ECHR rules against Turkey’s appeal for compensation to Alevi foundation
The European Court of Human Rights (ECHR) has rejected the Turkish government’s appeal for a reduced compensation payment to a foundation that represents a portion of Turkey's Alevi sect, independent news site Diken reported on Tuesday.
The Cem Foundation in 2010 took Turkey to the ECHR for not paying the electricity bills of cem houses - Alevi places of worship - in Istanbul.
Alevis, a heterodox Muslim sect, form Turkey’s largest religious minority.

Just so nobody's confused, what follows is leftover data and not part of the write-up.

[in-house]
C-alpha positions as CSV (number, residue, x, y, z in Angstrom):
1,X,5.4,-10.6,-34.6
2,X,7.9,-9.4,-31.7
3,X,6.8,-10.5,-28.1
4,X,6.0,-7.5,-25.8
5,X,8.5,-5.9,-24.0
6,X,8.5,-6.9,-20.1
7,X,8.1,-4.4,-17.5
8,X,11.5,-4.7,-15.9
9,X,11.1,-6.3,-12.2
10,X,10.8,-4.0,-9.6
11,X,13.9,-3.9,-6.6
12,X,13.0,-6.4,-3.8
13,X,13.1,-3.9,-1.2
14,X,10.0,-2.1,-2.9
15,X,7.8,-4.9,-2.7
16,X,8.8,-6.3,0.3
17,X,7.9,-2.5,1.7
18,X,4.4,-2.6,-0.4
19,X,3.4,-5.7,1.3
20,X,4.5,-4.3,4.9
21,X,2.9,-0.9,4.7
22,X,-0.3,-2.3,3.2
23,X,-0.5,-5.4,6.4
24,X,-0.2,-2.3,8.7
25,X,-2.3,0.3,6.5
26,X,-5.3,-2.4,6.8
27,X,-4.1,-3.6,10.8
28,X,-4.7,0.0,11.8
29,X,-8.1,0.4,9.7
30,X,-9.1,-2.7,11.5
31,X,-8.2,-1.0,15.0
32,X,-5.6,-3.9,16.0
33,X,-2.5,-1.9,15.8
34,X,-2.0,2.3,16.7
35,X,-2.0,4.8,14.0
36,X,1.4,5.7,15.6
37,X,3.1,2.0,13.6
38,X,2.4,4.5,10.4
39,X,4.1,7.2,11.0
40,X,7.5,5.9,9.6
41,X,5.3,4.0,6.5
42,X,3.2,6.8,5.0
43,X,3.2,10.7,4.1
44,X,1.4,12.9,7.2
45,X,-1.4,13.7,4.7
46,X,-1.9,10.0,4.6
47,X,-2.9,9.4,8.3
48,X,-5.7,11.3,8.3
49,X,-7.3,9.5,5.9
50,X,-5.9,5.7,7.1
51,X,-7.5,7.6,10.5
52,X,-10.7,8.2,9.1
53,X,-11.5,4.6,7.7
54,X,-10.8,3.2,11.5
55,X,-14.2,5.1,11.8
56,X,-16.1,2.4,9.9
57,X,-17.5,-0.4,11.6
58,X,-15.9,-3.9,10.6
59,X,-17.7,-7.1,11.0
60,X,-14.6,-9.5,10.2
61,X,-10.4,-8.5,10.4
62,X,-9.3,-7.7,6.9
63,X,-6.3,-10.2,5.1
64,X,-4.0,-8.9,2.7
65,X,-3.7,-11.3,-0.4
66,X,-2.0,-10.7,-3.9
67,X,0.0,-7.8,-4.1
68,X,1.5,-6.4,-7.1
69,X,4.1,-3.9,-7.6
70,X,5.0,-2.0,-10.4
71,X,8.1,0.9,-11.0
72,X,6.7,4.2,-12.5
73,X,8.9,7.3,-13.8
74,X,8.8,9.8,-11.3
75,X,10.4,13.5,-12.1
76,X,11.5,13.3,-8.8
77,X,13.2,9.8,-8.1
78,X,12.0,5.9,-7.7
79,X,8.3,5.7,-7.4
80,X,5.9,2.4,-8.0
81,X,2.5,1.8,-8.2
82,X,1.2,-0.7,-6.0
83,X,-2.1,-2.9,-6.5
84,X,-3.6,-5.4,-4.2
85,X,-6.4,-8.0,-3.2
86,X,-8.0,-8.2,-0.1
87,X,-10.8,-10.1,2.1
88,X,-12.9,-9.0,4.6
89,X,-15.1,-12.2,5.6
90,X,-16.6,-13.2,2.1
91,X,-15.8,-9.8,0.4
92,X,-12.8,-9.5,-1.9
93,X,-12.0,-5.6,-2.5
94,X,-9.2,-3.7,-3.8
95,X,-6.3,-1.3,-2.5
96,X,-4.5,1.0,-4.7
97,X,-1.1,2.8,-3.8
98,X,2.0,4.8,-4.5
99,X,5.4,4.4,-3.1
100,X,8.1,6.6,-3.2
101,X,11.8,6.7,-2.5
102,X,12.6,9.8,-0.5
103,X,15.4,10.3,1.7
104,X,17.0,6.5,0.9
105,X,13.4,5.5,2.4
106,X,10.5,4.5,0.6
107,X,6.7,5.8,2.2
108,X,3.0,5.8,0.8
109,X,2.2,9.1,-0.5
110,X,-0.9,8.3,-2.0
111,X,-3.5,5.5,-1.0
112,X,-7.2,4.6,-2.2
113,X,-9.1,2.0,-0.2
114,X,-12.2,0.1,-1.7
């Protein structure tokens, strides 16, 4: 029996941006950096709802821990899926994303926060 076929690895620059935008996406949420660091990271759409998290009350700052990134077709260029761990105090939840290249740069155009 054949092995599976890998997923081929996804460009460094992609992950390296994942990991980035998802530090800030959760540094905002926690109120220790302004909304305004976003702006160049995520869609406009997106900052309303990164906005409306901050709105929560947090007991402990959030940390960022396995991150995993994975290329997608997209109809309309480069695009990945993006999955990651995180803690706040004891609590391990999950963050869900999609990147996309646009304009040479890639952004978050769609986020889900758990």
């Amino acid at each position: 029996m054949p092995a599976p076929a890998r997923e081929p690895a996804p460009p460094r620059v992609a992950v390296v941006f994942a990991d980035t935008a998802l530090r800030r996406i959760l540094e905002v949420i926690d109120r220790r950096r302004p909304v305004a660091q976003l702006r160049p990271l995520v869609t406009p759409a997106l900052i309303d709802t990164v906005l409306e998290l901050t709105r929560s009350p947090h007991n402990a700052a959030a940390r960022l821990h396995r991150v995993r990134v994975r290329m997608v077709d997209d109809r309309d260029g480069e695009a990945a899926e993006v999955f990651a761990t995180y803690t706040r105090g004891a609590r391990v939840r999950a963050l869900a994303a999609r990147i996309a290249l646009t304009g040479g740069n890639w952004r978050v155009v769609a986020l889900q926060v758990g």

The court ruled in 2014 that Turkey was discriminating against Alevis by failing to grant their places of worship the same status and advantages as those of other faiths. However, the Turkish Court of Appeals later decided to overturn a previous court verdict from 2012 that was in favour of the Istanbul’s Electric Distribution Company (Bedaş), which sued cem houses in Istanbul for not paying their electricity bills. Bedaş appealed, but the court one again ruled in favour of the Alevi cem houses.
In it’s 2017 decision the ECHR had ruled that Turkey pay 44,400 euros (264,000 liras) in compensation to the foundation, in addition to 10,000 euros in other damages for a total of 54,400 euros (324,000 liras).
Turkey had appealed for the fee to be decreased to 23,300 euros (approximately 140,000 liras).